Chapter 16. Solids Chapter 16.
Solids
16.1. Crystal Lattices
Crystals consist of atoms or molecules bound tightly into regular lattices. Atoms (noble
gases and metals) and simple covalent molecules form the simplest solids with structures predictable from the solid geometry of packed spheres. Ionic solids pack smaller ions into the
holes between the larger ions. Network covalent solids can be crystalline with structure
determined by three-dimensional directional covalent bonds, or random where ambiguities in
bonds to neighbors occur.
The most dense packing is called close packing and consists of layers of atoms at the
apices of a network of hexagons. Each layer is shifted with respect to the adjacent layer to
bring the layers close together, resulting in two kinds of spaces, or holes in the lattice, tetrahedral and octahedral, named for the geometric figure of the surrounding atoms. Simple
atoms like noble gas atoms solidify in close-packed arrangement. The larger ion in ionic
solids may also close-pack, with the smaller ion fitting in the tetrahedral or octahedral holes,
depending on the ratio of the ionic radii. There are as many octahedral holes as closepacked sites, but only half as many tetrahedral holes as close-packed sites. The occupancy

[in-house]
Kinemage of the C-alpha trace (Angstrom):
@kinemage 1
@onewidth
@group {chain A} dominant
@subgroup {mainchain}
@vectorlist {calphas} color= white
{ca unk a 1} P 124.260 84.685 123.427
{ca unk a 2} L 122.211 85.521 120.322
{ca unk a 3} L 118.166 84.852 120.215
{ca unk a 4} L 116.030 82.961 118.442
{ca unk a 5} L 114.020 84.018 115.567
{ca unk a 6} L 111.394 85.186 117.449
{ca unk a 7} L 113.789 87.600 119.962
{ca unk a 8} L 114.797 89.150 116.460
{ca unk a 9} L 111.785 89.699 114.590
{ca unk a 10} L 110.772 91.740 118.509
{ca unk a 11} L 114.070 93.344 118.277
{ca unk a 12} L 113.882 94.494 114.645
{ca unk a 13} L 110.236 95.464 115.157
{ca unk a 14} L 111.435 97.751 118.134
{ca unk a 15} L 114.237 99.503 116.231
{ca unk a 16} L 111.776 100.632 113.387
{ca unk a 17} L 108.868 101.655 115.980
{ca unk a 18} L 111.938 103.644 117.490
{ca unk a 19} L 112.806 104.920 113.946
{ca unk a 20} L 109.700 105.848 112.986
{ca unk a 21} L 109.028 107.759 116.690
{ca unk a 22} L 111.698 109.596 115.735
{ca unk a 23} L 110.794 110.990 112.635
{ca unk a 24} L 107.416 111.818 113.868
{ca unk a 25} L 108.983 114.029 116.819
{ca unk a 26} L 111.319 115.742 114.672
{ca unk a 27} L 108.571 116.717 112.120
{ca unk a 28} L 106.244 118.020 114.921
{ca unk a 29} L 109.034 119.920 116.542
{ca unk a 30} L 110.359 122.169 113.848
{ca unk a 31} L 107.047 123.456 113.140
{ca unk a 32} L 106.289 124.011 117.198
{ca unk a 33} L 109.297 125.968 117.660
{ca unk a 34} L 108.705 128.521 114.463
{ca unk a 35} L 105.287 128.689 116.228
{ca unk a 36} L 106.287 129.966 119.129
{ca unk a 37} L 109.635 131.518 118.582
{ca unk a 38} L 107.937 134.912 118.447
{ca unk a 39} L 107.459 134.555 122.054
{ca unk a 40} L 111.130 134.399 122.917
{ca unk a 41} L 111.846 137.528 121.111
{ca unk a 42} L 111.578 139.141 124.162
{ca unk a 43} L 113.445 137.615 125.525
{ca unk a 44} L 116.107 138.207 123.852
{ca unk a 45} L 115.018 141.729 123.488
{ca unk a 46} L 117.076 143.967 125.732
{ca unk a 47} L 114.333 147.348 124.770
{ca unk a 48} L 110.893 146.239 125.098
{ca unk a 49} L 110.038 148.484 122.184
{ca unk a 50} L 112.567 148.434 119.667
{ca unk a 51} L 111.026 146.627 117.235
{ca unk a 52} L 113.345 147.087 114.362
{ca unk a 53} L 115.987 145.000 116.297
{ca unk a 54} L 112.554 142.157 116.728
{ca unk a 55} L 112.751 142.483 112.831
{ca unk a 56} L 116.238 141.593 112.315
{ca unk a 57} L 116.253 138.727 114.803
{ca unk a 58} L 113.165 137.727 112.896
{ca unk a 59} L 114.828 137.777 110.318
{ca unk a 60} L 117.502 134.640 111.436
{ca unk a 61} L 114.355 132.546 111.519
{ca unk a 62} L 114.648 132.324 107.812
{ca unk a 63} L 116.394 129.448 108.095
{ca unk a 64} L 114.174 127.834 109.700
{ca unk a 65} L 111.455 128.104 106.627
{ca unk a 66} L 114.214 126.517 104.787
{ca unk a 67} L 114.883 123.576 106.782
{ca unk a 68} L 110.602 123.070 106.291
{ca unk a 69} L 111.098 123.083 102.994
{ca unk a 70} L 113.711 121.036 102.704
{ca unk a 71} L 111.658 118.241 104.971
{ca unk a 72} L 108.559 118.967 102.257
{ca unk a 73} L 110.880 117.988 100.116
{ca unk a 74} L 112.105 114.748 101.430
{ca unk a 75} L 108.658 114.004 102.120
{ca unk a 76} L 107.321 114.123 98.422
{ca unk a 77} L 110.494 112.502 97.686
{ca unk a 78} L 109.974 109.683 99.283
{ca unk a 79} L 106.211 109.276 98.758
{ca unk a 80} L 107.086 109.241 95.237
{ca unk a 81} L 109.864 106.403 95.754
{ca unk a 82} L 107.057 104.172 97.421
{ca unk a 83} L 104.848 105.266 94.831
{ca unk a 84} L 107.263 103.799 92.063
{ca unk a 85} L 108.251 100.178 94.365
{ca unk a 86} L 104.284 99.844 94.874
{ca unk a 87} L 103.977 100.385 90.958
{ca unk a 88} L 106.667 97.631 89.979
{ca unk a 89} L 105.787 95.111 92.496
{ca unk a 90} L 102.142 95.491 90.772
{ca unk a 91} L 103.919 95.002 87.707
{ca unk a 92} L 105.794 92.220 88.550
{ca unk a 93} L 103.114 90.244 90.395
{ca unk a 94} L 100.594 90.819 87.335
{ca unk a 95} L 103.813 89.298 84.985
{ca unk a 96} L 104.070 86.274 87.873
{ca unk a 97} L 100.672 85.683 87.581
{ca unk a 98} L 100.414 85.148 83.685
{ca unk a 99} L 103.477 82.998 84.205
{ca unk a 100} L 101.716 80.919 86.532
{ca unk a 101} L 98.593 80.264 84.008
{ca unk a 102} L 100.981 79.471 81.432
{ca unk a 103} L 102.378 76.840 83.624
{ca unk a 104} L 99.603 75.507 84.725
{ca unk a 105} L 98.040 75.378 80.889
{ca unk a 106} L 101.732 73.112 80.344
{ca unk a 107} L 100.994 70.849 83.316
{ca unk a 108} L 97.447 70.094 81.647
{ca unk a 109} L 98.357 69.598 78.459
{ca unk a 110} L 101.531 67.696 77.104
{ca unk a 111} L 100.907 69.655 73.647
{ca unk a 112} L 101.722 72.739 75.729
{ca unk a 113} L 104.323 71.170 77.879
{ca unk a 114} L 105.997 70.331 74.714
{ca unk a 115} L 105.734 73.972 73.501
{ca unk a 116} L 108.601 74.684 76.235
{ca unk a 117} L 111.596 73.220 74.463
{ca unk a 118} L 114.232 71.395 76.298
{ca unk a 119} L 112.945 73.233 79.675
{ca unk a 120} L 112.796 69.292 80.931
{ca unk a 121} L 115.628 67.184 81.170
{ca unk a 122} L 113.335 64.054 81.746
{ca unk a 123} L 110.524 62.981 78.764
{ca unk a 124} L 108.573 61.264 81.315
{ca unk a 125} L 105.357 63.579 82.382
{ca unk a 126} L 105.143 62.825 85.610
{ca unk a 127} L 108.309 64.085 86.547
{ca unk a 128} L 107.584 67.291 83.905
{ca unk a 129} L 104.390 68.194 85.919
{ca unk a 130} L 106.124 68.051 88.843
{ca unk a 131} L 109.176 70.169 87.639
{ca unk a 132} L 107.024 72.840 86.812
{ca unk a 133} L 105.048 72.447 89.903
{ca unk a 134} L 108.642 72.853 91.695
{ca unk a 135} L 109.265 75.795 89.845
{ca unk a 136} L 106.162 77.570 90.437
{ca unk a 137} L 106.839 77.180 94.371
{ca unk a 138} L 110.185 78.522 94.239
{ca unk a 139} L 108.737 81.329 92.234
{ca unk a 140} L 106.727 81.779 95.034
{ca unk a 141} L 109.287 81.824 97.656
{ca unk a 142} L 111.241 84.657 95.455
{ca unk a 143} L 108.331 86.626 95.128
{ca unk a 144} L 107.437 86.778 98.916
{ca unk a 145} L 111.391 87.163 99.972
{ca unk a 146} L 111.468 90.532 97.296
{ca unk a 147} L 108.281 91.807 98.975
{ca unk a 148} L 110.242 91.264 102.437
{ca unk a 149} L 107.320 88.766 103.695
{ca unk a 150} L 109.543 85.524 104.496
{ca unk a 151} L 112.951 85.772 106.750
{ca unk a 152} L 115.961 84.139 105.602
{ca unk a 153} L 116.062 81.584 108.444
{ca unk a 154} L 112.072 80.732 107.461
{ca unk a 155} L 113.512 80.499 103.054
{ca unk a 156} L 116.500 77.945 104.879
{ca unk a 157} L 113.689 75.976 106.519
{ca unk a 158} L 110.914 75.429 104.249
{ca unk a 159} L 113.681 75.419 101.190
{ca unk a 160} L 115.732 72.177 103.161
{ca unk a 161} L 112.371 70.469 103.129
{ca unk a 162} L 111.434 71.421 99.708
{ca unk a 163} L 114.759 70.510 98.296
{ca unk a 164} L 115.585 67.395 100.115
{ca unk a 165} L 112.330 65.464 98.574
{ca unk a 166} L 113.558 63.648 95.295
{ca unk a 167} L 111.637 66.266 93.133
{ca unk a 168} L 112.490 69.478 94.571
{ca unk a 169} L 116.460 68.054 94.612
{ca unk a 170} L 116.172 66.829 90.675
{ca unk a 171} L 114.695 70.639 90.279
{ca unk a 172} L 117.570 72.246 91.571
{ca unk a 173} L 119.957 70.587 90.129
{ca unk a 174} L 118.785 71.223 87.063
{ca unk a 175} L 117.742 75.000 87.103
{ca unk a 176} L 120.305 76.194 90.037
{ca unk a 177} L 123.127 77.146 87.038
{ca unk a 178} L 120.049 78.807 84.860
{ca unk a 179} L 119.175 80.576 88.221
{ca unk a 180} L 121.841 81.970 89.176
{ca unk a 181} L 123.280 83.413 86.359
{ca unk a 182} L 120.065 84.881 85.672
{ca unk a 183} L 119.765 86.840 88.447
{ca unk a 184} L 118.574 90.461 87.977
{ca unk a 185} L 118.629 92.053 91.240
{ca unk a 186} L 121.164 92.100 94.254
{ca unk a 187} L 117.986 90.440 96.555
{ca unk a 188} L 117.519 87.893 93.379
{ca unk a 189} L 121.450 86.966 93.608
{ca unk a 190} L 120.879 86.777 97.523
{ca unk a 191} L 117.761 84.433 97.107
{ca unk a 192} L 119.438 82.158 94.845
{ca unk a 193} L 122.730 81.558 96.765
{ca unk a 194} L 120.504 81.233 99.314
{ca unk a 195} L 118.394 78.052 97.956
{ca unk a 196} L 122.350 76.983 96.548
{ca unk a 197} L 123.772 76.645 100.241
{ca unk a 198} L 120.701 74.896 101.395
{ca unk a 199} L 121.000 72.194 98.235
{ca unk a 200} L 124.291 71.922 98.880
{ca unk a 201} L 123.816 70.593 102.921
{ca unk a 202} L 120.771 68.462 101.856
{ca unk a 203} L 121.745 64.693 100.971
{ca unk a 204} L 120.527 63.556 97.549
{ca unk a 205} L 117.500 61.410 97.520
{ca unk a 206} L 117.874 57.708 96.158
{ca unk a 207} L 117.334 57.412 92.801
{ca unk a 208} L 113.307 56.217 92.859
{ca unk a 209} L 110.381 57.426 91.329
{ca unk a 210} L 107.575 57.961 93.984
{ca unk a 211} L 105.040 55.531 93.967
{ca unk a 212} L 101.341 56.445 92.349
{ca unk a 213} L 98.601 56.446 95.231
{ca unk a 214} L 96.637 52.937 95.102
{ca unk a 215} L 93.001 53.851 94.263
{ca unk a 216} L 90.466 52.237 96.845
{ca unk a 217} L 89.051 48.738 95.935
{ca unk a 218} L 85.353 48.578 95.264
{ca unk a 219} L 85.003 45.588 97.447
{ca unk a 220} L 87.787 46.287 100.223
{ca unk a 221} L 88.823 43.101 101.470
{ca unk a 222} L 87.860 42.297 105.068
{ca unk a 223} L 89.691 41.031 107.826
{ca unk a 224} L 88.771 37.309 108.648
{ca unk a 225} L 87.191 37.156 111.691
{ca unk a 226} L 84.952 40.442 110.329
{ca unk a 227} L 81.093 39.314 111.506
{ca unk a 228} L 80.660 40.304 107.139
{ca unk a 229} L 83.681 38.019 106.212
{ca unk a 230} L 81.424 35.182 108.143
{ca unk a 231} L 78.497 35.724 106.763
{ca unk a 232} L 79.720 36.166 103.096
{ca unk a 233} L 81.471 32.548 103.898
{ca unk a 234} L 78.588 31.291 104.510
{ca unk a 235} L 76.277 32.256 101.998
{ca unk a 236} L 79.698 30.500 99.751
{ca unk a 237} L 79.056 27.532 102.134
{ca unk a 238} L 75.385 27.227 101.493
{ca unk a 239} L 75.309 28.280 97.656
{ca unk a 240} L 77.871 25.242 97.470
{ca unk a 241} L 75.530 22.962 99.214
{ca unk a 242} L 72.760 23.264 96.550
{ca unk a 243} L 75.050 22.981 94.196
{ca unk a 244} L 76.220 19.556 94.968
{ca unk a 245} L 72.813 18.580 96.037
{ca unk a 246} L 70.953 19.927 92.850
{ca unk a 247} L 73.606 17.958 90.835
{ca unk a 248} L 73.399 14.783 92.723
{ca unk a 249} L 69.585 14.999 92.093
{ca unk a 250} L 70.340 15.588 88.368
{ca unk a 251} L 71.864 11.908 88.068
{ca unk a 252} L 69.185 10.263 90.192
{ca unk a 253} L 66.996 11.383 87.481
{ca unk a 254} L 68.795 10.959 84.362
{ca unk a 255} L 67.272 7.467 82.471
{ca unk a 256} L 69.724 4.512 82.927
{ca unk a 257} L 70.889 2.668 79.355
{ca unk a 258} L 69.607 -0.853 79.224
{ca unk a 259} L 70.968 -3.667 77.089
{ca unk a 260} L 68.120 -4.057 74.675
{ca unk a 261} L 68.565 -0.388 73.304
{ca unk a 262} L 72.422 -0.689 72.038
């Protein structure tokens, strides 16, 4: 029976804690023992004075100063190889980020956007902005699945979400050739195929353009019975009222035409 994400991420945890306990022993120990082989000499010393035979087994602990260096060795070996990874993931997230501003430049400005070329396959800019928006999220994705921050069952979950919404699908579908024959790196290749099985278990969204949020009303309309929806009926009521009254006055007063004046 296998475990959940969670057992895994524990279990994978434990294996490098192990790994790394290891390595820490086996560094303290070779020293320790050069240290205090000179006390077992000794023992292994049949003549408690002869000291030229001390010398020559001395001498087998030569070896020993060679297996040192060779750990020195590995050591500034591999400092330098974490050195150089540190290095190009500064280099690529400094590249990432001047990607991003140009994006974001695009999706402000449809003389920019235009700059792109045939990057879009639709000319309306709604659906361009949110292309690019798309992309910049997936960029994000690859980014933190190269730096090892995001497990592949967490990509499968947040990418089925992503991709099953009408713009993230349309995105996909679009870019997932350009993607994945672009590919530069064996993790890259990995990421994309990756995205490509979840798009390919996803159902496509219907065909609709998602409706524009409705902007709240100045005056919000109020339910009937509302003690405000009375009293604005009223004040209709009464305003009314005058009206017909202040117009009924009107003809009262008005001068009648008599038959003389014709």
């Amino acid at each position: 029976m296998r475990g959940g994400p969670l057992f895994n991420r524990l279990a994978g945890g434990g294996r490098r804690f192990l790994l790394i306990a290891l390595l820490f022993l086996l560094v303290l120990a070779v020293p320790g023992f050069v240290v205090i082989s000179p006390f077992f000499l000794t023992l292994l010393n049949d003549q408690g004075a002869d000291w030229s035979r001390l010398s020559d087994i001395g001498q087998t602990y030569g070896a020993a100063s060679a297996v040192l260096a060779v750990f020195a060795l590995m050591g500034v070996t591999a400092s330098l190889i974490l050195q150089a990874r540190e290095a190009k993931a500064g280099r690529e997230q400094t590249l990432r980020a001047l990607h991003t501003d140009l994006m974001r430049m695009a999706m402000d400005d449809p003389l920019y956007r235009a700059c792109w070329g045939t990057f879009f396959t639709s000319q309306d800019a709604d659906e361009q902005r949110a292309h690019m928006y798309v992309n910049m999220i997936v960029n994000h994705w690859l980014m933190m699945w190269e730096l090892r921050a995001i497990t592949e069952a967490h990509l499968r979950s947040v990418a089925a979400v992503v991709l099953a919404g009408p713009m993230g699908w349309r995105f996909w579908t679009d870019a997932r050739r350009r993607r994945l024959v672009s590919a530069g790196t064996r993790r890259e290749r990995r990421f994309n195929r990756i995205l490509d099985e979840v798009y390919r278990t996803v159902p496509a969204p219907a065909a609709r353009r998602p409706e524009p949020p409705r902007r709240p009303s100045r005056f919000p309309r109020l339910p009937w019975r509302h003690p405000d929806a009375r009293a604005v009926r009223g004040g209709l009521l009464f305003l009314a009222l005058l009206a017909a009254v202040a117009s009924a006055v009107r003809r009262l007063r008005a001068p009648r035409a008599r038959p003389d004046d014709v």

of the holes is therefore dependent on both the relative sizes of the ions and the stoichiometry
of the crystal. The following algorithm classifies the structure of crystalline solids.
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Chapter 16 Solids
Crystal Structure Algorithm
Purpose: To determine the structure of a solid substance.
Procedure:
1. Classify the substance as simple (noble gas, metal or simple covalent), covalent network or ionic. Atomic substances pack in closest-packing structure. Covalent network substances pack in lattice structures reflecting the directional character of the covalent bonding.
2. If ionic, determine the sizes of the ions.
a) If the ratio of ionic radii is less than 0.414, the larger ion is close-packed